“How ‘Citizen Kane’ got written” is an iffy elevator pitch for a film.
Such a niche idea might seem better suited to a PBS documentary, or a possibly fake tale from your drunk grandpa. And yet “Mank,” about the 1941 cinema classic’s co-writer Herman Mankiewicz, is the best movie of the year so far.
I know, I know. In a thin 2020, with the film business facing unprecedented hurdles, that probably sounds akin to saying “Tim is Antarctica’s best tennis player!”, but “Mank” would be an extraordinary achievement in any movie season.
Paeans to Hollywood are, generally speaking, pains. “Once Upon a Time In Hollywood” and “La La Land” were egregiously overrated, ego-driven projects that didn’t honor Los Angeles so much as their own directors. Ryan Murphy’s “Hollywood” on Netflix was a tacky mess. So, thank you, David Fincher, for getting the biz and the era right.
Fincher, whose cool-to-the-touch style has been so upfront in “The Social Network,” “Gone Girl” and the TV series “Mindhunter,” surrenders to his subject this time around. That’s Mankiewicz (Gary Oldman), a witty but misused studio screenwriter, socialist and raging alcoholic. Somehow, all that adds up to “fun!”
Mank hasn’t been doing his best work lately, and MGM bigwig Irving Thalberg (Ferdinand Kingsley) belittles him by saying, “He wrote one of our Lon Chaneys.”
But he attracts the attention of a 24-year-old hotshot named Orson Welles (Tom Burke, a spooky lookalike), who puts up the writer — bedridden from a car accident — in a secluded house in the Mojave Desert and tells him to write whatever he wants, and he’ll make the movie. The catch: Mank’s name won’t be on it.
Watching someone scribble in a house would get old fast, even with someone as captivating as Oldman holding the pen. So, the script of Jack Fincher (the director’s late father) shows us what inspired “Citizen Kane” in flashbacks. Namely, Mank’s complex relationship with power-publisher William Randolph Hearst (Charles Dance) and how he came to loathe the man.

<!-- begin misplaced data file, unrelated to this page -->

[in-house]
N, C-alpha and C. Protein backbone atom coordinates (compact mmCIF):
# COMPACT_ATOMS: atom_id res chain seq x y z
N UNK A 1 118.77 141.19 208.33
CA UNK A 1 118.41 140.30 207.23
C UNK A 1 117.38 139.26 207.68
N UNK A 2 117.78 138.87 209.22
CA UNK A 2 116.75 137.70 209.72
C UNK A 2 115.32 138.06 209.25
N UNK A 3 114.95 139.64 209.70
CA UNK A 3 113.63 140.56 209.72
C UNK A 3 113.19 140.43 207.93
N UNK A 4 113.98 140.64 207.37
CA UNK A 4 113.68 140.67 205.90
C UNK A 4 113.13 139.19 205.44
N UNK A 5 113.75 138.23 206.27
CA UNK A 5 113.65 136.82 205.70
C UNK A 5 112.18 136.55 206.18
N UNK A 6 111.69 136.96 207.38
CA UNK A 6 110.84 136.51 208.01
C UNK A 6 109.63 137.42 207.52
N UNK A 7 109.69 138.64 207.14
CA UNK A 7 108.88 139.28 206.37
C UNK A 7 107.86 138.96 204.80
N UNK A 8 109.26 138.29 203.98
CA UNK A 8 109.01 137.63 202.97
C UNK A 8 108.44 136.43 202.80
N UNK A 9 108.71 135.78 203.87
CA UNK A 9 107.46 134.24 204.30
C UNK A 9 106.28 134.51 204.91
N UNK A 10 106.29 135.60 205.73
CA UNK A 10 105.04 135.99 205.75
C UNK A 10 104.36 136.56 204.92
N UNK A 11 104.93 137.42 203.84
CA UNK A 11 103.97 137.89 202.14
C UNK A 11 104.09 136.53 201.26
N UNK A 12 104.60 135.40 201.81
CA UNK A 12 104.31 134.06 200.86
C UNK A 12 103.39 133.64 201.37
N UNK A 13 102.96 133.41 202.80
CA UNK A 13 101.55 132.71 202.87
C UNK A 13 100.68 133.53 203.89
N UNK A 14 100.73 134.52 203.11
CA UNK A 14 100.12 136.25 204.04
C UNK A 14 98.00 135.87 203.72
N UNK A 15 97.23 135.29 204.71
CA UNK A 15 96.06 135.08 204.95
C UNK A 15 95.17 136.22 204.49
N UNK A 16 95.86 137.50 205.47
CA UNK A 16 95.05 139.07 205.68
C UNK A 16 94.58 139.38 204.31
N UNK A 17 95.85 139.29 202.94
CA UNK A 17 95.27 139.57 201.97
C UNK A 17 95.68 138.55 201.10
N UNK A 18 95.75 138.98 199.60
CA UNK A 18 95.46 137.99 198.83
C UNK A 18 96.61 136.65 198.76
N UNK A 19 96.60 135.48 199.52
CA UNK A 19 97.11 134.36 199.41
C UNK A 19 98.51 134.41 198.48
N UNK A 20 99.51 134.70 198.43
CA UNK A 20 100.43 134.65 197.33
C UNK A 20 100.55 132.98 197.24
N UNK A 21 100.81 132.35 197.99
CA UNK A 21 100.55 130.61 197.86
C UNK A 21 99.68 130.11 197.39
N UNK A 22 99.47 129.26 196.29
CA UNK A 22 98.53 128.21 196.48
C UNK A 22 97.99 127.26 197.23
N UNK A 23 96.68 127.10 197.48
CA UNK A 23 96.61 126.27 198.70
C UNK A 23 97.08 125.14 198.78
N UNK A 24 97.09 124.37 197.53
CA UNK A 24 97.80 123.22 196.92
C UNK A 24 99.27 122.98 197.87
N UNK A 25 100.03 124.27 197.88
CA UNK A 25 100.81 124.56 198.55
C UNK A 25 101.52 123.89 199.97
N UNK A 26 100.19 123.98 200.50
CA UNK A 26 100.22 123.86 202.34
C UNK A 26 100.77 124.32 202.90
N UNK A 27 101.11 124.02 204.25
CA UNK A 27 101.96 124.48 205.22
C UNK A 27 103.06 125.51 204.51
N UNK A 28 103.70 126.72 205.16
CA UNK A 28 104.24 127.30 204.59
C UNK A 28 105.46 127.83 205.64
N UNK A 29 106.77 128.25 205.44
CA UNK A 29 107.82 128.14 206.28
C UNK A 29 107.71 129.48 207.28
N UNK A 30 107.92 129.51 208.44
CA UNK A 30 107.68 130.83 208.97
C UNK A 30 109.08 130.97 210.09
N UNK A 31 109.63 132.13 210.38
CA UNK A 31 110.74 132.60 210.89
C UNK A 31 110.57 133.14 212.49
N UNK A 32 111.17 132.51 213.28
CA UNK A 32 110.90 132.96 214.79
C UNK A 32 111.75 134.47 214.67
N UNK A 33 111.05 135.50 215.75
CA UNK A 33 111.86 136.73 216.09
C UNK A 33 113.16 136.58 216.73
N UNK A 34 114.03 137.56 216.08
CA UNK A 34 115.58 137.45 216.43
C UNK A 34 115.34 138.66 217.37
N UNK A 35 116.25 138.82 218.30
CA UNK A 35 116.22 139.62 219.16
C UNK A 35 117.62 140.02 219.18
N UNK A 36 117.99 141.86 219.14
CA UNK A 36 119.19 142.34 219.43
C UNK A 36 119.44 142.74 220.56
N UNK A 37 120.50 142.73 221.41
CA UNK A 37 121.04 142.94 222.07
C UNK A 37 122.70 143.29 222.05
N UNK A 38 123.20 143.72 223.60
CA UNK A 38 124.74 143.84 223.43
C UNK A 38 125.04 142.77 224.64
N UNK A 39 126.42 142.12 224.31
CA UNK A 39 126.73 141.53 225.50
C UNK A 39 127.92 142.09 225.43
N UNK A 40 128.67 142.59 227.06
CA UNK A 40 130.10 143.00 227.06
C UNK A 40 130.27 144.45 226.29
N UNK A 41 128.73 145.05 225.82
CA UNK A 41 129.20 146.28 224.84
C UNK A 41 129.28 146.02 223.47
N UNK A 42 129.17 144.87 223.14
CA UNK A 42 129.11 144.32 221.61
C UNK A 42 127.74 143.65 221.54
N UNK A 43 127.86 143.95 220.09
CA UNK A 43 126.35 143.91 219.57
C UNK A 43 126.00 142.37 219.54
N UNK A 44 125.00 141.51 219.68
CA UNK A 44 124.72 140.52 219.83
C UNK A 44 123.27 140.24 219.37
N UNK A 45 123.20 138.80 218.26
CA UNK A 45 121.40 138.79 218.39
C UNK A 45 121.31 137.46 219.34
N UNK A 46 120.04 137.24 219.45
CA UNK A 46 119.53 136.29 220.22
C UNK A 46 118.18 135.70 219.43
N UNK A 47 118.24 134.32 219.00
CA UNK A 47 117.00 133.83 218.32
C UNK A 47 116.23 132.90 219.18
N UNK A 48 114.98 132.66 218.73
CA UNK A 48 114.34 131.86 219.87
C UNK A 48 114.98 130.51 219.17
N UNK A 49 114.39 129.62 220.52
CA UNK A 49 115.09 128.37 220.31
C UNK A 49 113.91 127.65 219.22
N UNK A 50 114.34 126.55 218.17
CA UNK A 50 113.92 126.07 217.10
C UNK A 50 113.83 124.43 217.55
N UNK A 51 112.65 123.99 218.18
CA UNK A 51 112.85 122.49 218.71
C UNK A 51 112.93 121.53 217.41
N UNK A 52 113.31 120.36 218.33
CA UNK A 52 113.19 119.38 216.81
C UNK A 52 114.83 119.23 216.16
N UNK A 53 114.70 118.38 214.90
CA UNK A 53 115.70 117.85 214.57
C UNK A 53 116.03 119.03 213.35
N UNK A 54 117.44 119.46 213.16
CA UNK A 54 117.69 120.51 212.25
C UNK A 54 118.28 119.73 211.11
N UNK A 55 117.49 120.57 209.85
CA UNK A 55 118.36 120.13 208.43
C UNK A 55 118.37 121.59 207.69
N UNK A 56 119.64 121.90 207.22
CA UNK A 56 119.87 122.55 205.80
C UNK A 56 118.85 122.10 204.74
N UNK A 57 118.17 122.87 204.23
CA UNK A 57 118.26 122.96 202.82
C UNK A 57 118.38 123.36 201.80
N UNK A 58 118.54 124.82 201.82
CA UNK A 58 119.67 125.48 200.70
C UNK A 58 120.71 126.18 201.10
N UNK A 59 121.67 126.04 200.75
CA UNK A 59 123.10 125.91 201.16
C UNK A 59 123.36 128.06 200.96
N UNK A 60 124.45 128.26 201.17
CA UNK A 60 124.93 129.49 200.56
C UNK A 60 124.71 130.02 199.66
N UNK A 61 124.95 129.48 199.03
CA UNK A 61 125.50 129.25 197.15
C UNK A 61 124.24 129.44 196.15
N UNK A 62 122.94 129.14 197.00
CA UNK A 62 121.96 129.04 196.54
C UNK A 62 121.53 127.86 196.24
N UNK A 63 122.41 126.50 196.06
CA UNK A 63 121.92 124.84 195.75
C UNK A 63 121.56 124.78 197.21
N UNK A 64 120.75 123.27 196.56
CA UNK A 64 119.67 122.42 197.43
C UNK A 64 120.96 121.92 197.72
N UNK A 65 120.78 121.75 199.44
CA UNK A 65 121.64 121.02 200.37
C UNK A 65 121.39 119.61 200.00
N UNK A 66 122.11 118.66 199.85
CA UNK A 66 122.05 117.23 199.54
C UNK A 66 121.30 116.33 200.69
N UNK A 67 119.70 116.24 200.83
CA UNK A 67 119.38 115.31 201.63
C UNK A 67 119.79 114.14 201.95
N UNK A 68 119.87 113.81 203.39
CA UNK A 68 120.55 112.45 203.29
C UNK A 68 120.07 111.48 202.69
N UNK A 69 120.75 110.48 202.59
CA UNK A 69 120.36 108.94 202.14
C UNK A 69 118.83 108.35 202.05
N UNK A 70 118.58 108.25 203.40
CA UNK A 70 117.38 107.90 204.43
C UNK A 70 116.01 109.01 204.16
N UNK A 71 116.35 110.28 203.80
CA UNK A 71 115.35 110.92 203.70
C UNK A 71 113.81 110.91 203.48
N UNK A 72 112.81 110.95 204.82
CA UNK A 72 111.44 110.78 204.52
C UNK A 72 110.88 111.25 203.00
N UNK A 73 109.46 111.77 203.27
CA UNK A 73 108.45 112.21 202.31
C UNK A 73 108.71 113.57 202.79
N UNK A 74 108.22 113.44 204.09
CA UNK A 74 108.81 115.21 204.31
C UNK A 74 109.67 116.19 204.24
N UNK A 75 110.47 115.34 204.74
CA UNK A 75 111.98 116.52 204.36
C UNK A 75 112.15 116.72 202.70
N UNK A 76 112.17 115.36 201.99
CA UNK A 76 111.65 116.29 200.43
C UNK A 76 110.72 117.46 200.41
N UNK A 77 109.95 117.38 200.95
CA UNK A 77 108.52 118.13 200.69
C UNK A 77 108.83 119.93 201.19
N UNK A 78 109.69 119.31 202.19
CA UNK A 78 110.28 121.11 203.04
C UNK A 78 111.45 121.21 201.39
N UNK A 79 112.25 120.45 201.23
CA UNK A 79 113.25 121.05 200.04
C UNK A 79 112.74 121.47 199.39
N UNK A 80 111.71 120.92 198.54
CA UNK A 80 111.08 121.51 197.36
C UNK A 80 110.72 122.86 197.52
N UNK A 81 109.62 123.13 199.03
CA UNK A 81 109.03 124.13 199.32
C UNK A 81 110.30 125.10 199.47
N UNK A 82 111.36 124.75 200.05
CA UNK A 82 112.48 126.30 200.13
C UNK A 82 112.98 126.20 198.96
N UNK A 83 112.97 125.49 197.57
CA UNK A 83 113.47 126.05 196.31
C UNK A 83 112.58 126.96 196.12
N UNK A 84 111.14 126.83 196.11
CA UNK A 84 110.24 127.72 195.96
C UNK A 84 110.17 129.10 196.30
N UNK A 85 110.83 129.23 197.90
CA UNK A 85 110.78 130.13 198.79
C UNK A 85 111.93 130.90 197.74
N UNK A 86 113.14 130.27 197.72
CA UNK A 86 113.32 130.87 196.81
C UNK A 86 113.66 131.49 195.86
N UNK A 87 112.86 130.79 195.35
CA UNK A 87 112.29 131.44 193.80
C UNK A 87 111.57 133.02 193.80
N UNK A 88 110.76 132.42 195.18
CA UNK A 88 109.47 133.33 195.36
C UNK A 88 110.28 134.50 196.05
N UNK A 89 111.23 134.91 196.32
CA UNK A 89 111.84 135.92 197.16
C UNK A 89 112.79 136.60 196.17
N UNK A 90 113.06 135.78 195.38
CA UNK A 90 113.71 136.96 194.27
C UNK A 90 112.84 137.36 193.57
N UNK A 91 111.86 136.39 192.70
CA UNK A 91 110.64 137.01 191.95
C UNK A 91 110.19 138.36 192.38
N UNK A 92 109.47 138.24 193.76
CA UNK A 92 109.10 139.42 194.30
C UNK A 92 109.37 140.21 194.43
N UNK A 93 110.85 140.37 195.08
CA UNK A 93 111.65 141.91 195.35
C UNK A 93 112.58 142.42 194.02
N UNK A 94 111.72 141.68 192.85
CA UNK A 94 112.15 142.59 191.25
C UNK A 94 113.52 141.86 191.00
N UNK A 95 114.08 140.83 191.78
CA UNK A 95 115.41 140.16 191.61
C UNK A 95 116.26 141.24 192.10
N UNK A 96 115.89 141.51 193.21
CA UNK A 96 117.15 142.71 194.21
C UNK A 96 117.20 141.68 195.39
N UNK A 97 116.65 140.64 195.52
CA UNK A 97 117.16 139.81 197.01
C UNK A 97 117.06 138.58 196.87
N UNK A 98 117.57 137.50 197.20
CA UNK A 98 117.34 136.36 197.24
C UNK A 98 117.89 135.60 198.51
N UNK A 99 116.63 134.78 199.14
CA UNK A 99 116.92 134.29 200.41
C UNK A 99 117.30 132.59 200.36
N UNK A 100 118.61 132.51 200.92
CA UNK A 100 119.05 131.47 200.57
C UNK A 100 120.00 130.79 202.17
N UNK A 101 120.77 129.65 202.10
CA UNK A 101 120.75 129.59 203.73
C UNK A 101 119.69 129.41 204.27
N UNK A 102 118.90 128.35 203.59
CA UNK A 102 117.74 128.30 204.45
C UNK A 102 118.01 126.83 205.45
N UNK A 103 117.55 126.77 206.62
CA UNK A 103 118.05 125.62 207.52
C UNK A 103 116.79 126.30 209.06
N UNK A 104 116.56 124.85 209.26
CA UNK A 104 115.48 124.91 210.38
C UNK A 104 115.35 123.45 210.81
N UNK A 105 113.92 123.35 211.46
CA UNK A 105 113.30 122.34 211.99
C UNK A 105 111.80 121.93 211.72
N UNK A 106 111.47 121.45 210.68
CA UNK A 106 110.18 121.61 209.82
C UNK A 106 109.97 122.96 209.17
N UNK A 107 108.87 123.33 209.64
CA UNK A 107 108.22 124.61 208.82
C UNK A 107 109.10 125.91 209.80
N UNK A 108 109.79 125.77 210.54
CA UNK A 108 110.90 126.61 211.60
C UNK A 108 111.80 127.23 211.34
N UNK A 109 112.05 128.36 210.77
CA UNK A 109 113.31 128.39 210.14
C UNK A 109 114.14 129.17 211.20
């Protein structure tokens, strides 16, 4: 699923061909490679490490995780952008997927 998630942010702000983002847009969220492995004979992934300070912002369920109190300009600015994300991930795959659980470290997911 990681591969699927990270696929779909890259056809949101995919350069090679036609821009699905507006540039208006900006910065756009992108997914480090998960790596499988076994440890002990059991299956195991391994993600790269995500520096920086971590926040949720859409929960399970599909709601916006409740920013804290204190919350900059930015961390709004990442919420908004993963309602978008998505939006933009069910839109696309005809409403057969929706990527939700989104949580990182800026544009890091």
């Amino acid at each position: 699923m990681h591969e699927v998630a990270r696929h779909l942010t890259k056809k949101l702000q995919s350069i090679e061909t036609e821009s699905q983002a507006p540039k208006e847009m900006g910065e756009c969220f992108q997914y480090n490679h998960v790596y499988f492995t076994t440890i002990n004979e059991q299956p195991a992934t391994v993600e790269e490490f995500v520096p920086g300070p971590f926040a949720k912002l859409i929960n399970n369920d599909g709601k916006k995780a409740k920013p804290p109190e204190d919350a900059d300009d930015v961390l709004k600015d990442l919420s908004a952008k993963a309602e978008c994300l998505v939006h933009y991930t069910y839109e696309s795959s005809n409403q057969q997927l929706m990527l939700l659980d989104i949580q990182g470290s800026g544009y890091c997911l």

Every scene oozes intellect, but stops short of pretension. Louis B. Mayer (Arliss Howard), a cheerleader for capitalism, has a hilarious speech in which he convinces an entire movie crew to take a 50 percent pay cut. “You may have heard MGM has more stars than the heavens,” he tells Mank and his brother Joseph. “Do not believe this. We have only one star: Leo the Lion.”
Another inspired moment comes when Mank and fellow famous writers Charles MacArthur, George S. Kaufman and Ben Hecht have a cynical pitch meeting in which they make up a new horror movie on the spot. Geniuses BS-ing their way to a paycheck.
The black-and-white film deepens, however, at Hearst Castle, the real life Xanadu from “Citizen Kane.” As socialist Mank strolls the lush grounds that express incomprehensible wealth and power with Hearst’s mistress, Marion Davies (Amanda Seyfried), Fincher transports us back in time in a way few filmmakers can. I rewatched “Citizen Kane” immediately after (it’s on HBO Max right now) and the visual transition was remarkably seamless.
That throwback is enabled by a bold choice from Fincher — to have the film’s audio sound cavernous and distant, like you might find in an old film. At first I thought my earbuds were broken, but the effect is amazingly cinematic. Even at home, you feel like you’re at the movies.
Direction and editing alone cannot drum up a stellar performance, and Oldman is sublime here. His Oscar for playing Winston Churchill in “Darkest Hour” was deserved, if predictable (“Wow! Look how fat they made him!”). This time he creates a character nearly from scratch. Few people have a frame of reference for how Mankiewicz looked or talked, and so the performance is much more real. When he spouts off Jack Fincher’s witticisms, you believe the actor thought them up on the spot.
One basic film trivia question most people get wrong is “Did ‘Citizen Kane’ win best picture?” It didn’t. The top prize in 1942 went to everybody’s favorite film “How Green Was My Valley.”
A win for Fincher’s film 80 years later would help correct that error.
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